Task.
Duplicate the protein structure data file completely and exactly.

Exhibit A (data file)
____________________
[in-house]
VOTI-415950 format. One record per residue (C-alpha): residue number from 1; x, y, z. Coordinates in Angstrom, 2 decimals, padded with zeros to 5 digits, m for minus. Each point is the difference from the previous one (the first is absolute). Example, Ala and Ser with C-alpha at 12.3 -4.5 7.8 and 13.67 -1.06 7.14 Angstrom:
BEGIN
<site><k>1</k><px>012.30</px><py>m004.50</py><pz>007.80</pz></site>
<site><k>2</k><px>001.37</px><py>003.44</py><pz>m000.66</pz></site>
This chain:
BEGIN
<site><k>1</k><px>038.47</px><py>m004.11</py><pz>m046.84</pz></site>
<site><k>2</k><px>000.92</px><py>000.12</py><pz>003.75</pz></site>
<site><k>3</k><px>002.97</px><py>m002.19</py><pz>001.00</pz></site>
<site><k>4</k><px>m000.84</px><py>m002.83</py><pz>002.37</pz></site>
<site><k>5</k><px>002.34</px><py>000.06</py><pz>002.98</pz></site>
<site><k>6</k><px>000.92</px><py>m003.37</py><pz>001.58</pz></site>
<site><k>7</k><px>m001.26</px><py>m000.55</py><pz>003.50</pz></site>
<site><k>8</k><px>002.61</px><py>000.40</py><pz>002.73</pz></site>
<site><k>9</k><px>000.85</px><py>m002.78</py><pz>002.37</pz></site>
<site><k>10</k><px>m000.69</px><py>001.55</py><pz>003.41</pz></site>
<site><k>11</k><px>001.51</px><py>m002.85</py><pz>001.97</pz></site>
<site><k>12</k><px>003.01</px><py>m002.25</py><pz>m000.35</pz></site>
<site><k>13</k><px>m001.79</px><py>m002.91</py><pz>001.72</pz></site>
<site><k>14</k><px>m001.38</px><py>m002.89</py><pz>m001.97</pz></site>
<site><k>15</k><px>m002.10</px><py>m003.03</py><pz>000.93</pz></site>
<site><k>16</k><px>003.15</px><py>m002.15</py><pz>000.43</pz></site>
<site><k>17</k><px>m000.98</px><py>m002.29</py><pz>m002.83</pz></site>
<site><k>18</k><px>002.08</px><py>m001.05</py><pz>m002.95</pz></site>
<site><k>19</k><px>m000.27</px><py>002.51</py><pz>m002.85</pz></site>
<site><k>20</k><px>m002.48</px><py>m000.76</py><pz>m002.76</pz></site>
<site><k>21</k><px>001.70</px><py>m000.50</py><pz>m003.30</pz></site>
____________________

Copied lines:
[in-house]
VOTI-415950 format. One record per residue (C-alpha): residue number from 1; x, y, z. Coordinates in Angstrom, 2 decimals, padded with zeros to 5 digits, m for minus. Each point is the difference from the previous one (the first is absolute). Example, Ala and Ser with C-alpha at 12.3 -4.5 7.8 and 13.67 -1.06 7.14 Angstrom:
BEGIN
<site><k>1</k><px>012.30</px><py>m004.50</py><pz>007.80</pz></site>
<site><k>2</k><px>001.37</px><py>003.44</py><pz>m000.66</pz></site>
This chain:
BEGIN
<site><k>1</k><px>038.47</px><py>m004.11</py><pz>m046.84</pz></site>
<site><k>2</k><px>000.92</px><py>000.12</py><pz>003.75</pz></site>
<site><k>3</k><px>002.97</px><py>m002.19</py><pz>001.00</pz></site>
<site><k>4</k><px>m000.84</px><py>m002.83</py><pz>002.37</pz></site>
<site><k>5</k><px>002.34</px><py>000.06</py><pz>002.98</pz></site>
<site><k>6</k><px>000.92</px><py>m003.37</py><pz>001.58</pz></site>
<site><k>7</k><px>m001.26</px><py>m000.55</py><pz>003.50</pz></site>
<site><k>8</k><px>002.61</px><py>000.40</py><pz>002.73</pz></site>
<site><k>9</k><px>000.85</px><py>m002.78</py><pz>002.37</pz></site>
<site><k>10</k><px>m000.69</px><py>001.55</py><pz>003.41</pz></site>
<site><k>11</k><px>001.51</px><py>m002.85</py><pz>001.97</pz></site>
<site><k>12</k><px>003.01</px><py>m002.25</py><pz>m000.35</pz></site>
<site><k>13</k><px>m001.79</px><py>m002.91</py><pz>001.72</pz></site>
<site><k>14</k><px>m001.38</px><py>m002.89</py><pz>m001.97</pz></site>
<site><k>15</k><px>m002.10</px><py>m003.03</py><pz>000.93</pz></site>
<site><k>16</k><px>003.15</px><py>m002.15</py><pz>000.43</pz></site>
<site><k>17</k><px>m000.98</px><py>m002.29</py><pz>m002.83</pz></site>
<site><k>18</k><px>002.08</px><py>m001.05</py><pz>m002.95</pz></site>
<site><k>19</k><px>m000.27</px><py>002.51</py><pz>m002.85</pz></site>
<site><k>20</k><px>m002.48</px><py>m000.76</py><pz>m002.76</pz></site>
<site><k>21</k><px>001.70</px><py>m000.50</py><pz>m003.30</pz></site>